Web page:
education blog

Letters of Recommendation for Graduate School: Who Are the Best Sources?

It is now November, and if you are facing graduate-school applications deadlines anytime between mid-December and early February, it’s time to get serious about arranging for your letters of recommendation. As with the other components of a grad-school application, there are many pitfalls that must be avoided, and my goal with today’s post is to help you avoid some of them. The focus here will be on one key question: Who should be asked to provide a letter of recommendation?

College or university professors who know the student well are nearly always the most appropriate sources for letters of recommendation to support a graduate-school application. If an application requires three letters of recommendation, then it is usually best if all three letters are from professors. There are exceptions in some fields, however, and all applicants should make sure they know what is normal in their field of study. For example, someone applying to a master’s program in counseling psychology or social work should have a letter from someone who has supervised his or her volunteer work in some type of support or helping capacity. Also, some programs have special expectations when it comes to the sources for letters of recommendation, so it’s important to carefully read all instructions. For example, some clinical psychology programs ask for at least one letter from a source like that which I just described, but many do not; if they don’t specify, then all of the letters should come from professors.

The source of a letter (i.e., the “referee”) can influence it’s effectiveness in at least two ways: First, referees are expected to indicate in their letters the capacity in which they have known the student, and they should be able to demonstrate that they know the student well enough, and in an appropriate capacity, that would enable them to evaluate him or her on several relevant dimensions. A professor who taught a student in a junior-level course would be expected to have little insight into his or her true potential, whereas a professor for a senior-level course, who gave the student a very good grade for substantial written work, or for oral presentations, might be a better judge. If the student is in an Honors program with a thesis requirement, the thesis supervisor or the director of the Honors program should be in the best position to provide a comprehensive evaluation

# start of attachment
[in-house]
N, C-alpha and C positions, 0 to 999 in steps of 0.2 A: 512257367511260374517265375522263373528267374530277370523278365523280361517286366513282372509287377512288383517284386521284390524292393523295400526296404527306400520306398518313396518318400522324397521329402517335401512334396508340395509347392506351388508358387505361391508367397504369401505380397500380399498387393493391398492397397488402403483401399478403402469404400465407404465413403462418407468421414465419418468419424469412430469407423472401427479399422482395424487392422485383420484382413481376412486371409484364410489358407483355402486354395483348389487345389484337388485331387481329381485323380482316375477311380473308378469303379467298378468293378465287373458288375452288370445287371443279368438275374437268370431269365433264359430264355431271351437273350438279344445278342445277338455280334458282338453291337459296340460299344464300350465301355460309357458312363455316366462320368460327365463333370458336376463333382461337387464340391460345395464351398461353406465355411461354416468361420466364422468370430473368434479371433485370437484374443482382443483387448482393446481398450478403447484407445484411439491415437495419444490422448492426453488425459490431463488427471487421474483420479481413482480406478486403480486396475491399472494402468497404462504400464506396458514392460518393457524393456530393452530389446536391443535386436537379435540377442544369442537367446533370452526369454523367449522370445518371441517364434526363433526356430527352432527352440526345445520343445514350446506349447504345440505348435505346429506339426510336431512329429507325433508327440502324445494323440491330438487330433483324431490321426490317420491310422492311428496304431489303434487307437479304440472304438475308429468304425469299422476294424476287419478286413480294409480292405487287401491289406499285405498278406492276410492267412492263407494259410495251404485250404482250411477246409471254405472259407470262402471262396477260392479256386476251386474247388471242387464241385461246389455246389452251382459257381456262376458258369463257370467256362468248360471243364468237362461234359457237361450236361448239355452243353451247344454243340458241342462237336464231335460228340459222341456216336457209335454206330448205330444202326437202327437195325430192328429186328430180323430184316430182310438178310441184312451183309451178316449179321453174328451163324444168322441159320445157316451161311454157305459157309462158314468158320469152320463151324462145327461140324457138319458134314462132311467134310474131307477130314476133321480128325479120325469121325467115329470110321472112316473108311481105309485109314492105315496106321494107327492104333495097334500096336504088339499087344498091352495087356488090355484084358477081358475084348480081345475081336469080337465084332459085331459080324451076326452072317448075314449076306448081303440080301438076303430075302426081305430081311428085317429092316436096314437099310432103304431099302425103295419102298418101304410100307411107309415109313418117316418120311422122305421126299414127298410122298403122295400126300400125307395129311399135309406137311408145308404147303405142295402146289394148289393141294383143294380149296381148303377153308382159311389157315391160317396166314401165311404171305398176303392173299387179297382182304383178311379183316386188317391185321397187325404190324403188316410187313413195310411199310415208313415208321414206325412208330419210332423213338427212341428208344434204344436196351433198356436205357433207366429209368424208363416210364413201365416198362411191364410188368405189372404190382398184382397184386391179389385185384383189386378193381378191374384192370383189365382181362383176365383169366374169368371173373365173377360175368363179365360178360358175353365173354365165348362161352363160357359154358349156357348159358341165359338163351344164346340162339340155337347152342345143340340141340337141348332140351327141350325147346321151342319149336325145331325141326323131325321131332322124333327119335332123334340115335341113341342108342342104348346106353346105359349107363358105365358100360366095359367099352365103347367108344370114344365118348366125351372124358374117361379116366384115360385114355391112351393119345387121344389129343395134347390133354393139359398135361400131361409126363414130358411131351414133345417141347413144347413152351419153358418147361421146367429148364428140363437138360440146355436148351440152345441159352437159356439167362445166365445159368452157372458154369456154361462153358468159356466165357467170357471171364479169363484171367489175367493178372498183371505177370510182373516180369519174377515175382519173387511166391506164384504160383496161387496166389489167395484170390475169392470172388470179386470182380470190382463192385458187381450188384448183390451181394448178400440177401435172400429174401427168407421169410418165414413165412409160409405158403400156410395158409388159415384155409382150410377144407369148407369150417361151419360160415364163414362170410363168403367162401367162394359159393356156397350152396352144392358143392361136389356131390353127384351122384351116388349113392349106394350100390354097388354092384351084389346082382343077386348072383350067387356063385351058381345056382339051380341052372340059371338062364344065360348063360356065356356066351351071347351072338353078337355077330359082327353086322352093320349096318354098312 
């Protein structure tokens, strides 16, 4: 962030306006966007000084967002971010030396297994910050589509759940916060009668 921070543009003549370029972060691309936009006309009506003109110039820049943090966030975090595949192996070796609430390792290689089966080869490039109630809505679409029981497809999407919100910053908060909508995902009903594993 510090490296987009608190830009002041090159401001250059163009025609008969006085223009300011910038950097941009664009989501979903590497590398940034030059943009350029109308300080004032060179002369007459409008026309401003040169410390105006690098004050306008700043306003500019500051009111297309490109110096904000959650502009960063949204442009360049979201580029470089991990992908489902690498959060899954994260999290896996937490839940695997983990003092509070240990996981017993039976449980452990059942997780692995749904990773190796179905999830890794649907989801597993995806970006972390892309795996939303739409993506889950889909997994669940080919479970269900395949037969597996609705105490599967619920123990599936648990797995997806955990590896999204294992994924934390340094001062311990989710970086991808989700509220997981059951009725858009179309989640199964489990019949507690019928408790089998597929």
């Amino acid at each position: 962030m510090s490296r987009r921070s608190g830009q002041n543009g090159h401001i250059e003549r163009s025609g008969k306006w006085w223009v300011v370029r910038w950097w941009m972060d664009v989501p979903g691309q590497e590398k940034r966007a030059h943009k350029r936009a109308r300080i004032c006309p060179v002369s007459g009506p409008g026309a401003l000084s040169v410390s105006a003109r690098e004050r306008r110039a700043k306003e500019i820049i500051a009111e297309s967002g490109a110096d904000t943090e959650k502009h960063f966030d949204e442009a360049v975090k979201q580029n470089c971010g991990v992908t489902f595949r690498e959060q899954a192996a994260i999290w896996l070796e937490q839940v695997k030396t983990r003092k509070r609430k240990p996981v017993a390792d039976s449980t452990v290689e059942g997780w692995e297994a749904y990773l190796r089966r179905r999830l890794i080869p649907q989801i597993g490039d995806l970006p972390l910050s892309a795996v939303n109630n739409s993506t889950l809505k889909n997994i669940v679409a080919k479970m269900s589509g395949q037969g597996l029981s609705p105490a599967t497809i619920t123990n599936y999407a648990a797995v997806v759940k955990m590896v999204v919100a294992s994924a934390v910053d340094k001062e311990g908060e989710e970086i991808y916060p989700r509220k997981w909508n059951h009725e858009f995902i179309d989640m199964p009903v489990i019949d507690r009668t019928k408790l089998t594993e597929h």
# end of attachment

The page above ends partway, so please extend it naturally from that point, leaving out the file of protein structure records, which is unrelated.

A mistake many people make is to assume they need letters from someone who can testify that they are very smart and capable of very good academic performance. Transcripts and standardized test scores already serve that purpose, and letters of recommendation need to evaluate the applicant on dimensions that are actually more relevant to success in graduate school than a person’s scholarly abilities.

Another factor that can influence the effectiveness of a letter of recommendation is the credibility of the referee, which is related to several different factors. As already mentioned, your referees will probably be asked to indicate how long they have known you. If they have only known you for a few months, some people will assume that they probably don’t know you very well. The referee’s credibility is also related to how much academic experience he or she has; that is, how long this person has been around, and therefore, how much experience he or she has at assessing the potential of students for success in grad school. All else being equal, professors with several years of experience are generally viewed as being more highly referees. Compared to a junior faculty member who has been a professor for only a year or two, senior faculty members will have more experience writing letters of recommendation, and therefore, they may do a better job of it (although there is no guarantee of this).